Jaguar Land Rover (JLR) has confirmed it is cutting 4,500 jobs, with the substantial majority coming from its 40,000 strong UK workforce.
Most will be in office roles as the company wants to simplify its management structure. The cuts come on top of last year’s 1,500 job losses.
JLR is facing several challenges, including a slump in demand for diesel cars and a sales slowdown in China.
The firm has also complained about uncertainty caused by Brexit.
The firm, which is owned by Indian conglomerate Tata, made a £90m pre-tax loss in the three months to September 30, a major reversal from the £385m profit of the previous year.
“We are taking decisive action to help deliver long-term growth, in the face of multiple geopolitical and regulatory disruptions as well as technology challenges facing the automotive industry,” said JLR’s chief executive, Ralf Speth.
JLR, the UK’s biggest vehicle maker, says it will be making further investment in electrification, with electric drive units to be produced at Wolverhampton and a new battery assembly centre to be established at Hams Hall, Birmingham.
Unite, the country’s largest manufacturing union, said it would be pressing the car maker to safeguard its members’ jobs.
“Britain’s car workers have been caught in the crosshairs of the government’s botched handling of Brexit, mounting economic uncertainty and ministers’ demonisation of diesel, which along with the threat of a no deal Brexit, is damaging consumer confidence,” Unite national officer Des Quinn said.
“Government ministers need to wake up and start doing more to support UK’s car workers.”
JLR plans a voluntary redundancy scheme, to help manage the latest round of job cuts.
Jaguar Land Rover has been saying for more than a year that Brexit uncertainty would eventually take its toll on the perception of the UK as a stable and competitive base for global manufacturing.
In July last year, the company said it needed more certainty around Brexit in order to continue investing in its UK operations and warned that a “no-deal” Brexit would cost the company more than £1.2bn in profit each year.
If, as expected, the UK bears the brunt, or the entirety, of JLR’s global cost-cutting, JLR may well say it tried to warn us.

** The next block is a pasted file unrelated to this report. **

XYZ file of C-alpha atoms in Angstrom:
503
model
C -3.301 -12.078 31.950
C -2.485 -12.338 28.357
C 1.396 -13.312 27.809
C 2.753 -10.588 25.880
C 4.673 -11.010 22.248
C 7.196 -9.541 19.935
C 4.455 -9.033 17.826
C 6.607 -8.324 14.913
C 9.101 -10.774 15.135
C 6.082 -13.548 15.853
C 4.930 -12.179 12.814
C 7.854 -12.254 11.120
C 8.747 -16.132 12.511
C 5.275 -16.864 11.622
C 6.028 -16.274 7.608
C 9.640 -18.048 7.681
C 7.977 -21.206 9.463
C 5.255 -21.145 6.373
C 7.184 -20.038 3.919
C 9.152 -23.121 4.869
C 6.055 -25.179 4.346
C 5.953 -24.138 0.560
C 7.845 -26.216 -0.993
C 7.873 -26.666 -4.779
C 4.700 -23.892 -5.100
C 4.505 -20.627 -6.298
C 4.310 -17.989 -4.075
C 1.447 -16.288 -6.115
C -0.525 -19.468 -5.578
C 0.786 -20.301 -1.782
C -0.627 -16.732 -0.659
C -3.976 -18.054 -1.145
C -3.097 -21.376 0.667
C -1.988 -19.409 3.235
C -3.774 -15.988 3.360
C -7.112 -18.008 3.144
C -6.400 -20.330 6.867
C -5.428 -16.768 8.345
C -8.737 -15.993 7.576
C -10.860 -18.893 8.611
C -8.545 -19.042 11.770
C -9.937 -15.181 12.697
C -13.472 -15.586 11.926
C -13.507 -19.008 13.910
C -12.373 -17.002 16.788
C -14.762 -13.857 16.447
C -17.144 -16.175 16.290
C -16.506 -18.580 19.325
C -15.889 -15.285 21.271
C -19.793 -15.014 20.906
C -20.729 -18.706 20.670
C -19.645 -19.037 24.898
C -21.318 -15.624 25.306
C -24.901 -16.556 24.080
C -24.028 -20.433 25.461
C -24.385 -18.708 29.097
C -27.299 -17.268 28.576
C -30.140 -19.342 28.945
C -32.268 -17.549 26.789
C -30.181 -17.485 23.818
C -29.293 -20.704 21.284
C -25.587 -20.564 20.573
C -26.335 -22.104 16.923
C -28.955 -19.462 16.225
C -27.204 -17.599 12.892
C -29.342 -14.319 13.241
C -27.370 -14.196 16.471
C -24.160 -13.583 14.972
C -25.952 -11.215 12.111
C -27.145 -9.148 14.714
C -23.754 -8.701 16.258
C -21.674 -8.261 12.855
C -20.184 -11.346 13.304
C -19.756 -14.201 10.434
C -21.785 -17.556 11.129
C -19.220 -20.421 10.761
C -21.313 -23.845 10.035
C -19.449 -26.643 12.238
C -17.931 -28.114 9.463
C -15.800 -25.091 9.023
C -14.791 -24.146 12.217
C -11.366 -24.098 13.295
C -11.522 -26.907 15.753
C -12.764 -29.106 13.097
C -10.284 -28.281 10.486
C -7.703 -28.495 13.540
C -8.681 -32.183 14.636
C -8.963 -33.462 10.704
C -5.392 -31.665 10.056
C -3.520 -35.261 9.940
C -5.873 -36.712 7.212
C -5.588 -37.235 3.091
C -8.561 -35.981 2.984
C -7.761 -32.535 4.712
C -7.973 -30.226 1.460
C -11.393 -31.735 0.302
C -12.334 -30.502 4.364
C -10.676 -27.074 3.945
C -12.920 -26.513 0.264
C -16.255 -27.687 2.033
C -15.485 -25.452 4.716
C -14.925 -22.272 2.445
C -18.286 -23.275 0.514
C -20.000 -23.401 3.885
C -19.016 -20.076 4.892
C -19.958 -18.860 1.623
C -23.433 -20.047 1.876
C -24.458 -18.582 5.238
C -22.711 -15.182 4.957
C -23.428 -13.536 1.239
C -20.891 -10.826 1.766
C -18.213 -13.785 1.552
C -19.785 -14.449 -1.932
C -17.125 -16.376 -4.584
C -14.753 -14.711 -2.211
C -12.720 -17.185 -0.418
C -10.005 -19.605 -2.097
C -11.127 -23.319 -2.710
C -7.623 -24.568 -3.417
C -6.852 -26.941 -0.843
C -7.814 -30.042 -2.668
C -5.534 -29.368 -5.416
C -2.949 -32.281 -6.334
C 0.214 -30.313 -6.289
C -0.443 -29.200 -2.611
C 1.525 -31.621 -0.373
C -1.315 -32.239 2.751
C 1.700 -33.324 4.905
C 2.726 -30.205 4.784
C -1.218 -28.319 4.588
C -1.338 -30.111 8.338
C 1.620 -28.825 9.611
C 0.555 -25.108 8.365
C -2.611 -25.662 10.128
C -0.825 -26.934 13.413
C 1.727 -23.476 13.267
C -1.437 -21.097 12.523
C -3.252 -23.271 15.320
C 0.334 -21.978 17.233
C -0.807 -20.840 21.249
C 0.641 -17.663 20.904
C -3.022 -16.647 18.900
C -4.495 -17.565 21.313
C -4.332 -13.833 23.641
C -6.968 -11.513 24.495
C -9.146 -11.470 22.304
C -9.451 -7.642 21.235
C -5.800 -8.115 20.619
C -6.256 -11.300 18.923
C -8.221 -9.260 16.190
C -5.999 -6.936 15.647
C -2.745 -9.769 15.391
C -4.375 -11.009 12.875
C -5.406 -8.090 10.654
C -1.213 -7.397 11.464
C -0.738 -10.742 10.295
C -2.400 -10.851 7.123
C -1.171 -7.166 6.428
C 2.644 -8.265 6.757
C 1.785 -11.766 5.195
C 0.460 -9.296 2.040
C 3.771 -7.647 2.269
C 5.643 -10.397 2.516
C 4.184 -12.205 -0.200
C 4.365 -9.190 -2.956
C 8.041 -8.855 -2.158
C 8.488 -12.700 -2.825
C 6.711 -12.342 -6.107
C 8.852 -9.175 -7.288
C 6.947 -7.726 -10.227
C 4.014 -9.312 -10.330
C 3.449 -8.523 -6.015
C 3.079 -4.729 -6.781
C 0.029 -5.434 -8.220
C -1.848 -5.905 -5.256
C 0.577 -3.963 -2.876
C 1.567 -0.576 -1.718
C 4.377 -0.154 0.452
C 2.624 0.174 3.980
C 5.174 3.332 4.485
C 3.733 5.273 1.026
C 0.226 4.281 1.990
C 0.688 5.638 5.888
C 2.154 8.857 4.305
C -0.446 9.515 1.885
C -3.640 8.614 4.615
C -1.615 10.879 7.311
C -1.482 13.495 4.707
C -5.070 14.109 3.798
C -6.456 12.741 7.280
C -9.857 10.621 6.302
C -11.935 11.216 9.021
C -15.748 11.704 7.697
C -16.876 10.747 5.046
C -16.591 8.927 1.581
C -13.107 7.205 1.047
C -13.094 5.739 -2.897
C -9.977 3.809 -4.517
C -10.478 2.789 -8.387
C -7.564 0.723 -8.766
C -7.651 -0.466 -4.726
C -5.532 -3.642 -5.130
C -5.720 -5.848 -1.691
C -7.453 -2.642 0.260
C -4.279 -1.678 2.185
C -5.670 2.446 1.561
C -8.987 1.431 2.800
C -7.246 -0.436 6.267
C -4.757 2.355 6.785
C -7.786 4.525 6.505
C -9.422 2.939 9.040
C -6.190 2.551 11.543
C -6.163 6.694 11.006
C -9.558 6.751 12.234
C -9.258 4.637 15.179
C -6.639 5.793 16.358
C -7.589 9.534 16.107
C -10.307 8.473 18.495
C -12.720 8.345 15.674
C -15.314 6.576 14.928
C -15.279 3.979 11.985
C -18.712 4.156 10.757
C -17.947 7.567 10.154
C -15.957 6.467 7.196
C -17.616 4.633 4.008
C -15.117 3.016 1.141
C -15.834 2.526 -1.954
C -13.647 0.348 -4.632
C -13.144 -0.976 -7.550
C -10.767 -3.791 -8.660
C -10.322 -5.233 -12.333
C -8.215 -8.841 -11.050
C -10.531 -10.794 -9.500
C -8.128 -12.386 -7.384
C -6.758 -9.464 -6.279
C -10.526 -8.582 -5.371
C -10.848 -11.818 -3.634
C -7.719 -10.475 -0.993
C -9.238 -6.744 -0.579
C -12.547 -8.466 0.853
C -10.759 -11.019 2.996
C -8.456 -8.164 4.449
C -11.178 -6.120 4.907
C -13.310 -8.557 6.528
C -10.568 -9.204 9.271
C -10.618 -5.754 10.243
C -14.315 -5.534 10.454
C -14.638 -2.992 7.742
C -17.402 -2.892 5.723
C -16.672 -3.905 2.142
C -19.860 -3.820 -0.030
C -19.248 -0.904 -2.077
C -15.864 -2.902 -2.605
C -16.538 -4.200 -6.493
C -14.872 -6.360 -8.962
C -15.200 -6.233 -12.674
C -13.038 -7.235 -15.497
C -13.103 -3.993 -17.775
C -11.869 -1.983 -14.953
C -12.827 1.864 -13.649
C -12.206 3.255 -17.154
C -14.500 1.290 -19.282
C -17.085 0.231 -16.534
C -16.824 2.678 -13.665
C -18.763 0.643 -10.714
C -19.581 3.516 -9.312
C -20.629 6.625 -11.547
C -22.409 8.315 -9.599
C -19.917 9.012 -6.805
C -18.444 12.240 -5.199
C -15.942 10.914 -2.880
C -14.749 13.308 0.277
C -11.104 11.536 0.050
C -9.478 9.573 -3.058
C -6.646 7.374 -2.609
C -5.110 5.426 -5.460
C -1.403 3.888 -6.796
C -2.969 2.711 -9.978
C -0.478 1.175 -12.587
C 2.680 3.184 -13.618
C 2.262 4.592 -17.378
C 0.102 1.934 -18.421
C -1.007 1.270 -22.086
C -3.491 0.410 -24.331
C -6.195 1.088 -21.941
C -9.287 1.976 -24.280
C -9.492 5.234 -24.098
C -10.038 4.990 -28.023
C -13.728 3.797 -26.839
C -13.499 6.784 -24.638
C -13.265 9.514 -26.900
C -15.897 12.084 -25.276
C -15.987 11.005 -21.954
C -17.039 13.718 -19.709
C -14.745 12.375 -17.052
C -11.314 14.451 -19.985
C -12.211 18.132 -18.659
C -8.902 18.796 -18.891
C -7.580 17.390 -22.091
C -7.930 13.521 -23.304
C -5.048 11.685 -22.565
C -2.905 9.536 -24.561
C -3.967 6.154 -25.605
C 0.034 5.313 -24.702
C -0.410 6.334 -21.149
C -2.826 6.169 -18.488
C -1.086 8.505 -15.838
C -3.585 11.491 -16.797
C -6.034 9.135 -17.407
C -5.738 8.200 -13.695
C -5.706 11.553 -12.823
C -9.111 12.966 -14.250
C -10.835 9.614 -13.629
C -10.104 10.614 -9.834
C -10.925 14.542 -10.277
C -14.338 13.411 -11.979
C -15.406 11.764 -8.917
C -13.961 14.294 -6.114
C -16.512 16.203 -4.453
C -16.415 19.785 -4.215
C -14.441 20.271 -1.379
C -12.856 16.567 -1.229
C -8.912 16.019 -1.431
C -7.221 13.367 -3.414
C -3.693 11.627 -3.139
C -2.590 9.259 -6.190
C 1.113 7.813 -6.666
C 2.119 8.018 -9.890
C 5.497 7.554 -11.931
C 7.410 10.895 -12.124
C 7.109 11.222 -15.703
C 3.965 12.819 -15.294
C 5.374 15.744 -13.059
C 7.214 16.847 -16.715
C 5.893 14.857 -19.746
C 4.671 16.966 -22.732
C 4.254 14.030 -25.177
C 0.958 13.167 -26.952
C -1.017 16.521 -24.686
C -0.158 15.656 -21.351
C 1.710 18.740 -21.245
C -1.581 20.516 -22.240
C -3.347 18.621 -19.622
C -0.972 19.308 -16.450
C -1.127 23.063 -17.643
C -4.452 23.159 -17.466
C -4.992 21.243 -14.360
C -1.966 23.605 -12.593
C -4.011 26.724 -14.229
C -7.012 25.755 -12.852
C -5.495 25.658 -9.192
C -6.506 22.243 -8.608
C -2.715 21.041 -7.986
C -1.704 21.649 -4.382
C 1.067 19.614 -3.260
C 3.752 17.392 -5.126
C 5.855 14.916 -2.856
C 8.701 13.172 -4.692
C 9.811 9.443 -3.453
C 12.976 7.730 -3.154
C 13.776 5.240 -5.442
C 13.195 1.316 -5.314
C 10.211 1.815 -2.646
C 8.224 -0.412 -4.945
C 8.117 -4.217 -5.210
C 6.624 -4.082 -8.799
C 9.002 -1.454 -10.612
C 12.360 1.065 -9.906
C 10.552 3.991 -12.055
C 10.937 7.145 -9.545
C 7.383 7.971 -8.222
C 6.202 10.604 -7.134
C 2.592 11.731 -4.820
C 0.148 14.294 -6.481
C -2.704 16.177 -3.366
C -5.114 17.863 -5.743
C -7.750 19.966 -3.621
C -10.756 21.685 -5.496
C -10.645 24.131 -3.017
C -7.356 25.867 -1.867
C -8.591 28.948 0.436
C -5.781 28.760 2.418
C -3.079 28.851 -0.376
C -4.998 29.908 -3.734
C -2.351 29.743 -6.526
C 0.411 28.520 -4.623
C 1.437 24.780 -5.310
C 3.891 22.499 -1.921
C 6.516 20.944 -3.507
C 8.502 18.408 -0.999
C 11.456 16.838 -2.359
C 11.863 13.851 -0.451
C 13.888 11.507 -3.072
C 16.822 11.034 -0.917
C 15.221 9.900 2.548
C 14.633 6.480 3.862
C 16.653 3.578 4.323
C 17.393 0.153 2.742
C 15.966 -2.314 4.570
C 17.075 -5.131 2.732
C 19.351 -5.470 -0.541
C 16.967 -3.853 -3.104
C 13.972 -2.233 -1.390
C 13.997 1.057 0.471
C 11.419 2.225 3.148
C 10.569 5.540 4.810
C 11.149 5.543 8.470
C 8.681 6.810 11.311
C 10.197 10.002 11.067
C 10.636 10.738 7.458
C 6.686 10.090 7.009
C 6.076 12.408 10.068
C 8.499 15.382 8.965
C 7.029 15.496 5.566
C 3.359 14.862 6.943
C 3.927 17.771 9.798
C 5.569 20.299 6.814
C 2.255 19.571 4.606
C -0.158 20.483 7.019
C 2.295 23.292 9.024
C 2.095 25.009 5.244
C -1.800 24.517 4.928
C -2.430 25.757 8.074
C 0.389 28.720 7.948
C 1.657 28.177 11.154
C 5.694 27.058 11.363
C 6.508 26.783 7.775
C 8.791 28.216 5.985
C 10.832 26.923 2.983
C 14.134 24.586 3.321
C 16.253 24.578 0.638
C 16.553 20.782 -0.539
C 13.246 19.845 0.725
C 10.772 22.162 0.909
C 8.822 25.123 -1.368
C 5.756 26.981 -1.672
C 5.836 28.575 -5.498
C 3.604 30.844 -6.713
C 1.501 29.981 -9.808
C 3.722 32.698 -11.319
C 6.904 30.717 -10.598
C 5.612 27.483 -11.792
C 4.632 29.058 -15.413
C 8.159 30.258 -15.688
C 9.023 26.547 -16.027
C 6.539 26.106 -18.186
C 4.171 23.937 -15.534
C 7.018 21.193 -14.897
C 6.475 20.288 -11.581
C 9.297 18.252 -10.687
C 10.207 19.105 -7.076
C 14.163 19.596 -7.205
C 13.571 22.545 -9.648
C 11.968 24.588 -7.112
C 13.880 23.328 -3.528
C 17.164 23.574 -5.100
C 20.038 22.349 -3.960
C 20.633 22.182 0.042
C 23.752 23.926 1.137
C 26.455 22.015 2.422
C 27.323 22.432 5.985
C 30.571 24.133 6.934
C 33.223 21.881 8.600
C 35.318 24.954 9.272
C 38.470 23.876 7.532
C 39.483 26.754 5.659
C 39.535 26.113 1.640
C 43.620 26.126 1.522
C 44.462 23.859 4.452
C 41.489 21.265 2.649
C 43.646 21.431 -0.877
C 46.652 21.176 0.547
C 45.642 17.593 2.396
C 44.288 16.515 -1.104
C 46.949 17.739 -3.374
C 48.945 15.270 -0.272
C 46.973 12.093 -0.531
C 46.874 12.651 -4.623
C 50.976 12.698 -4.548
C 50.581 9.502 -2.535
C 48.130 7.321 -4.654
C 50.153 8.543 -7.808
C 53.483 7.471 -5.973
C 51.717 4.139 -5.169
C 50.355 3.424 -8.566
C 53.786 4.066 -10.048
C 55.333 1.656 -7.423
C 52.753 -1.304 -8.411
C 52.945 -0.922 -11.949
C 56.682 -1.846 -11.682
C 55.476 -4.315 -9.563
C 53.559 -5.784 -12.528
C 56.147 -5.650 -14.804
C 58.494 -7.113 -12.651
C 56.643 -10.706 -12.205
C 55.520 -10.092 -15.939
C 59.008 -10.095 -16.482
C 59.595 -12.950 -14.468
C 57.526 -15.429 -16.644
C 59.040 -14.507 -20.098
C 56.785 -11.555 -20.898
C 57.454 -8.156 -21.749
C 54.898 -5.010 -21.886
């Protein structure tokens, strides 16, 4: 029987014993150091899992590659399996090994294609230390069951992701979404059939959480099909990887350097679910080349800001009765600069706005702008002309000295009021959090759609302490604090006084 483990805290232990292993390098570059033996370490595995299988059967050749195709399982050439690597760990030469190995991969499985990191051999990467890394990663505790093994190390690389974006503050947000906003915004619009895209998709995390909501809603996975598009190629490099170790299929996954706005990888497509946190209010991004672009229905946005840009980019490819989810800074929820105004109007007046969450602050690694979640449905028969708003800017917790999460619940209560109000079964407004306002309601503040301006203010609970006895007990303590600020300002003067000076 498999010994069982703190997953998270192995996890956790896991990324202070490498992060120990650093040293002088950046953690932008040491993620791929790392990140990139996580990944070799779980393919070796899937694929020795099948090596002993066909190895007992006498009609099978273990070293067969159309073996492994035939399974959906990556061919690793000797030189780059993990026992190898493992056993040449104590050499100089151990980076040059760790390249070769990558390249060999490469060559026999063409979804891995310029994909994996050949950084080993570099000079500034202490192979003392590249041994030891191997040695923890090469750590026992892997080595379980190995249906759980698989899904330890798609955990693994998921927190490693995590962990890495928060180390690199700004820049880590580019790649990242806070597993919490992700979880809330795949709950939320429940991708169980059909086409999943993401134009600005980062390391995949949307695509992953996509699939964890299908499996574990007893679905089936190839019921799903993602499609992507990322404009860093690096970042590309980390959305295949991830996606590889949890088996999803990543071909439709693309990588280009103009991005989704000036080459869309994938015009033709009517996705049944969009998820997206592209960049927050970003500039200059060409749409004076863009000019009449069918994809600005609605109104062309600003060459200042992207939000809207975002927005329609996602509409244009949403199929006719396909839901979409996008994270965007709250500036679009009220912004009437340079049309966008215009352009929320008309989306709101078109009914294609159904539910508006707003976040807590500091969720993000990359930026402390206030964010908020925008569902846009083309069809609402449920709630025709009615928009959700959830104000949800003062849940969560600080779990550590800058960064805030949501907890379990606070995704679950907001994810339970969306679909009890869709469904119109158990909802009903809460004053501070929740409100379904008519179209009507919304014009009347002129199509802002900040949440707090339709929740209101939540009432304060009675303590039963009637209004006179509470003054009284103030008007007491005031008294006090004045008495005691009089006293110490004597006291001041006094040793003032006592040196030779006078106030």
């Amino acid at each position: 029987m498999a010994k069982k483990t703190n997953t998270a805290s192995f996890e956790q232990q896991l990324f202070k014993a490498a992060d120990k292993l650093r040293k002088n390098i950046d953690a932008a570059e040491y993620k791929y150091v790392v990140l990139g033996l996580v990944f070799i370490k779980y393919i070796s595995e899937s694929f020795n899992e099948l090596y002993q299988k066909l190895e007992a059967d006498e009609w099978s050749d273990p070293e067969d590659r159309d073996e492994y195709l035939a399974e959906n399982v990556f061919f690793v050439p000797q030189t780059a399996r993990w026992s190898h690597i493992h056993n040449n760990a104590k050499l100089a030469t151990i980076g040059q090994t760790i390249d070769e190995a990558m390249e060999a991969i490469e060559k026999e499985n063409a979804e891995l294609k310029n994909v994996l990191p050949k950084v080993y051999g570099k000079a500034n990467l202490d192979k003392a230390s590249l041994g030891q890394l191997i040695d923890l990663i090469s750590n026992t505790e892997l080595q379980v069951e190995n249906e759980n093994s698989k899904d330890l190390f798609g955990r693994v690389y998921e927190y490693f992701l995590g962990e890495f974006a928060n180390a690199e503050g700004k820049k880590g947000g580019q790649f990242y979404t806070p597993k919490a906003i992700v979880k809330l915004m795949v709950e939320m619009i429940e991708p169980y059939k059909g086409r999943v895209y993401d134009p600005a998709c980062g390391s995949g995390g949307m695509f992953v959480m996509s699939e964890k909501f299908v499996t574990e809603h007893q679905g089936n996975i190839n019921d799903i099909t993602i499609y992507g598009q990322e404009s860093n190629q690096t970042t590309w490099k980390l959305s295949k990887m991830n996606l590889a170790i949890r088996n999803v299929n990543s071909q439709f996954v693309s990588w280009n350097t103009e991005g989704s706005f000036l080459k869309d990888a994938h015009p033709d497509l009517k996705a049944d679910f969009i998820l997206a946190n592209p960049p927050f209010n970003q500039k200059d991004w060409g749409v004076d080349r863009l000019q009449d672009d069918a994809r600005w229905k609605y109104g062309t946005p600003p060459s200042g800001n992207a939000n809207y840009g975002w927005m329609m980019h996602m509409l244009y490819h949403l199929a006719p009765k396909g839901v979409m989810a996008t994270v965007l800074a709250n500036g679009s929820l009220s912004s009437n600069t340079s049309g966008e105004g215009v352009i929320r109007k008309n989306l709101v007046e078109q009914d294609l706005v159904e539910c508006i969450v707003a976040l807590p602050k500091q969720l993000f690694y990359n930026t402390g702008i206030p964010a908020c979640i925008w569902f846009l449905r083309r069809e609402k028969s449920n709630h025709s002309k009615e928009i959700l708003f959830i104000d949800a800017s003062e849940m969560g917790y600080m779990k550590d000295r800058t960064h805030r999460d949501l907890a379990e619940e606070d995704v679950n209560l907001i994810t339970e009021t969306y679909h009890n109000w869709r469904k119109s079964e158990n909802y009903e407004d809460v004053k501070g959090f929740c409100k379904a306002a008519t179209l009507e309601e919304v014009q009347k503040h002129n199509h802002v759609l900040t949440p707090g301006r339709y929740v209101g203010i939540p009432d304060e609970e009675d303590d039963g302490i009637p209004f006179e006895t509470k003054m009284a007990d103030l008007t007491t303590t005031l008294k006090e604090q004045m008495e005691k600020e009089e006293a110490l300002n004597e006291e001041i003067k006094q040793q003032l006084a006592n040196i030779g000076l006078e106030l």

Another massive flashing red light is a collapse in sales in its biggest market – China.
And JLR is also one of the most heavily exposed car makers to continuing consumer confusion about the wisdom of buying a diesel car in the aftermath of the VW emissions scandal.
Ninety percent of its vehicles are diesel-powered, although it has been investing in new electric and hybrid vehicles.
The layoffs come amid what industry insiders have called a “perfect storm”.
That includes a slowdown in Chinese sales, a slump in diesel sales and concerns about UK competitiveness post-Brexit.
China has been the company’s biggest and most profitable market.
But sales there have fallen nearly 50% in recent months as cautious Chinese consumers have been holding back on big ticket purchases.
The relationship between JLR and its Chinese sales network have also been strained as dealers have demanded better terms and promotional incentives.
The issues at JLR have arisen as Ford is also looking to cut back on its workforce numbers in Europe.
Recently JLR announced it would move all production of the Land Rover Discovery to a new plant in Slovakia with plans to hire up to 3,000 workers.
In China it has hired 4,000 workers since 2014.
Here in the UK, JLR’s Castle Bromwich factory makes the Jaguar XE, XF and F-type models, while the Solihull facility produces the Jaguar F-Pace, Land Rover Discovery and Range Rover models.
The company’s Ryton and Halewood facilities manufacture the Jaguar XE SV Project 8, Range Rover SV Coupé, Land Rover Discovery Sport and Range Rover Evoque models.
As well as its UK manufacturing centres, JLR also has facilities in Brazil, Austria, Slovakia, India and China.
Please include a contact number if you are willing to speak to a BBC journalist. You can also contact us in the following ways: